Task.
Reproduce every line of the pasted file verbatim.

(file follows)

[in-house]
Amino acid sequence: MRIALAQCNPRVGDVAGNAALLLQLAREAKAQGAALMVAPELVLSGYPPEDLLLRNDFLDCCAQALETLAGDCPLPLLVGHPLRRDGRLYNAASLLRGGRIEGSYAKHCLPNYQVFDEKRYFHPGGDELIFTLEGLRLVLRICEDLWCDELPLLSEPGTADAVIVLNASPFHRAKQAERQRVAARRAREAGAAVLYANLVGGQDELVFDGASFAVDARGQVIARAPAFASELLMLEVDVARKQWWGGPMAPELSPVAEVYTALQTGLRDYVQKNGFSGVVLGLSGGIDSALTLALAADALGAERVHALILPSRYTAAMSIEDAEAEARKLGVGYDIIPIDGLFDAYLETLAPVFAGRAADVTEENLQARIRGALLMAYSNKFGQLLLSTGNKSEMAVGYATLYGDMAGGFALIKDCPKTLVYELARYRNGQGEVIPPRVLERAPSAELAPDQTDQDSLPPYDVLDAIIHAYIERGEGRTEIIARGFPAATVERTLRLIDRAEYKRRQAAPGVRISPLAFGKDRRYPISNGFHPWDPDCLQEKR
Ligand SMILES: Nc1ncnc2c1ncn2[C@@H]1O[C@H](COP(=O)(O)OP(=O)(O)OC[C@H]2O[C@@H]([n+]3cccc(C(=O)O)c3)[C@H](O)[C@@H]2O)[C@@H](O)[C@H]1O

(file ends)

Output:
[in-house]
Amino acid sequence: MRIALAQCNPRVGDVAGNAALLLQLAREAKAQGAALMVAPELVLSGYPPEDLLLRNDFLDCCAQALETLAGDCPLPLLVGHPLRRDGRLYNAASLLRGGRIEGSYAKHCLPNYQVFDEKRYFHPGGDELIFTLEGLRLVLRICEDLWCDELPLLSEPGTADAVIVLNASPFHRAKQAERQRVAARRAREAGAAVLYANLVGGQDELVFDGASFAVDARGQVIARAPAFASELLMLEVDVARKQWWGGPMAPELSPVAEVYTALQTGLRDYVQKNGFSGVVLGLSGGIDSALTLALAADALGAERVHALILPSRYTAAMSIEDAEAEARKLGVGYDIIPIDGLFDAYLETLAPVFAGRAADVTEENLQARIRGALLMAYSNKFGQLLLSTGNKSEMAVGYATLYGDMAGGFALIKDCPKTLVYELARYRNGQGEVIPPRVLERAPSAELAPDQTDQDSLPPYDVLDAIIHAYIERGEGRTEIIARGFPAATVERTLRLIDRAEYKRRQAAPGVRISPLAFGKDRRYPISNGFHPWDPDCLQEKR
Ligand SMILES: Nc1ncnc2c1ncn2[C@@H]1O[C@H](COP(=O)(O)OP(=O)(O)OC[C@H]2O[C@@H]([n+]3cccc(C(=O)O)c3)[C@H](O)[C@@H]2O)[C@@H](O)[C@H]1O